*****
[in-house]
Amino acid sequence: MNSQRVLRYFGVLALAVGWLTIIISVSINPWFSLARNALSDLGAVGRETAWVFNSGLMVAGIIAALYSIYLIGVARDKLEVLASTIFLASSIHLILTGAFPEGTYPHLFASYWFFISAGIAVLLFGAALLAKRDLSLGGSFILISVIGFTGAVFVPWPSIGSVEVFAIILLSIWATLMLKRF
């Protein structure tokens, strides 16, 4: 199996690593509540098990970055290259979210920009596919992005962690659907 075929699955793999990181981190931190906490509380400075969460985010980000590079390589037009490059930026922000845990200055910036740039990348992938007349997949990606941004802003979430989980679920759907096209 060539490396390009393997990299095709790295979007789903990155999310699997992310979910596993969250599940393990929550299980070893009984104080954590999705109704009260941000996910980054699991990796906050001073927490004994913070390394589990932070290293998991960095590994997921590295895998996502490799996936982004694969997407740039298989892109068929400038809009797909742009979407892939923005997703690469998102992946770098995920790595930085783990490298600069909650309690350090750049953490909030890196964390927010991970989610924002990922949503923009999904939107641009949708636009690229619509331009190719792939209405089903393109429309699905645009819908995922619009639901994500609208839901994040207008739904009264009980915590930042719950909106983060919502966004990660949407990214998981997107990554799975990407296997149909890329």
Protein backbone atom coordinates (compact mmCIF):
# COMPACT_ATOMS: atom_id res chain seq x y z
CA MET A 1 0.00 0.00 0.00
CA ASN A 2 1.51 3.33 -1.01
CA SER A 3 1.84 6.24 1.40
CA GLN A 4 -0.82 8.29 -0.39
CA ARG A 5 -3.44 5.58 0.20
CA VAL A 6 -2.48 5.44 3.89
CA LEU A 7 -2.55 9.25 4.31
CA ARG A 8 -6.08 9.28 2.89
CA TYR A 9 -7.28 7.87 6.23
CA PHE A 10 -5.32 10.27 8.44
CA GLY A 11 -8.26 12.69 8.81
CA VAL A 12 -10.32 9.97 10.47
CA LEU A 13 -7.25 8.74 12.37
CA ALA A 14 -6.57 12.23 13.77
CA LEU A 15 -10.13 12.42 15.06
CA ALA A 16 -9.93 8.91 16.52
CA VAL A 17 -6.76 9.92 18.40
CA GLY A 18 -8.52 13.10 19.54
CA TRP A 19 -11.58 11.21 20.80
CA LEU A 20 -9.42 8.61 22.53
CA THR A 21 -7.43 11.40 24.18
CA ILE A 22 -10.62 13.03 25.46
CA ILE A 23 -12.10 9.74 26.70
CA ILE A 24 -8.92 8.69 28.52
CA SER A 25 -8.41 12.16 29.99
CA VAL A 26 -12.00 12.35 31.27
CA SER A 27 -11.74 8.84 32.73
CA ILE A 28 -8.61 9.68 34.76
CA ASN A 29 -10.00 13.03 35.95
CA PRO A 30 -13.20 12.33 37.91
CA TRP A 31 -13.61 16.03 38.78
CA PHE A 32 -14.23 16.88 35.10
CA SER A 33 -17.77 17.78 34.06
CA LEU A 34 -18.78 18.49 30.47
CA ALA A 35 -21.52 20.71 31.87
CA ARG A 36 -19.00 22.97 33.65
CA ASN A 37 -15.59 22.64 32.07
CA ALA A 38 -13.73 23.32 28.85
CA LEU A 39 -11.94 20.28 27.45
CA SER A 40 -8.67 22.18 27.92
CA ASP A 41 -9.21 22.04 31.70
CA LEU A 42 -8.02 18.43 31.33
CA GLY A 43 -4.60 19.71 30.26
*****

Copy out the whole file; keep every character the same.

[in-house]
Amino acid sequence: MNSQRVLRYFGVLALAVGWLTIIISVSINPWFSLARNALSDLGAVGRETAWVFNSGLMVAGIIAALYSIYLIGVARDKLEVLASTIFLASSIHLILTGAFPEGTYPHLFASYWFFISAGIAVLLFGAALLAKRDLSLGGSFILISVIGFTGAVFVPWPSIGSVEVFAIILLSIWATLMLKRF
């Protein structure tokens, strides 16, 4: 199996690593509540098990970055290259979210920009596919992005962690659907 075929699955793999990181981190931190906490509380400075969460985010980000590079390589037009490059930026922000845990200055910036740039990348992938007349997949990606941004802003979430989980679920759907096209 060539490396390009393997990299095709790295979007789903990155999310699997992310979910596993969250599940393990929550299980070893009984104080954590999705109704009260941000996910980054699991990796906050001073927490004994913070390394589990932070290293998991960095590994997921590295895998996502490799996936982004694969997407740039298989892109068929400038809009797909742009979407892939923005997703690469998102992946770098995920790595930085783990490298600069909650309690350090750049953490909030890196964390927010991970989610924002990922949503923009999904939107641009949708636009690229619509331009190719792939209405089903393109429309699905645009819908995922619009639901994500609208839901994040207008739904009264009980915590930042719950909106983060919502966004990660949407990214998981997107990554799975990407296997149909890329």
Protein backbone atom coordinates (compact mmCIF):
# COMPACT_ATOMS: atom_id res chain seq x y z
CA MET A 1 0.00 0.00 0.00
CA ASN A 2 1.51 3.33 -1.01
CA SER A 3 1.84 6.24 1.40
CA GLN A 4 -0.82 8.29 -0.39
CA ARG A 5 -3.44 5.58 0.20
CA VAL A 6 -2.48 5.44 3.89
CA LEU A 7 -2.55 9.25 4.31
CA ARG A 8 -6.08 9.28 2.89
CA TYR A 9 -7.28 7.87 6.23
CA PHE A 10 -5.32 10.27 8.44
CA GLY A 11 -8.26 12.69 8.81
CA VAL A 12 -10.32 9.97 10.47
CA LEU A 13 -7.25 8.74 12.37
CA ALA A 14 -6.57 12.23 13.77
CA LEU A 15 -10.13 12.42 15.06
CA ALA A 16 -9.93 8.91 16.52
CA VAL A 17 -6.76 9.92 18.40
CA GLY A 18 -8.52 13.10 19.54
CA TRP A 19 -11.58 11.21 20.80
CA LEU A 20 -9.42 8.61 22.53
CA THR A 21 -7.43 11.40 24.18
CA ILE A 22 -10.62 13.03 25.46
CA ILE A 23 -12.10 9.74 26.70
CA ILE A 24 -8.92 8.69 28.52
CA SER A 25 -8.41 12.16 29.99
CA VAL A 26 -12.00 12.35 31.27
CA SER A 27 -11.74 8.84 32.73
CA ILE A 28 -8.61 9.68 34.76
CA ASN A 29 -10.00 13.03 35.95
CA PRO A 30 -13.20 12.33 37.91
CA TRP A 31 -13.61 16.03 38.78
CA PHE A 32 -14.23 16.88 35.10
CA SER A 33 -17.77 17.78 34.06
CA LEU A 34 -18.78 18.49 30.47
CA ALA A 35 -21.52 20.71 31.87
CA ARG A 36 -19.00 22.97 33.65
CA ASN A 37 -15.59 22.64 32.07
CA ALA A 38 -13.73 23.32 28.85
CA LEU A 39 -11.94 20.28 27.45
CA SER A 40 -8.67 22.18 27.92
CA ASP A 41 -9.21 22.04 31.70
CA LEU A 42 -8.02 18.43 31.33
CA GLY A 43 -4.60 19.71 30.26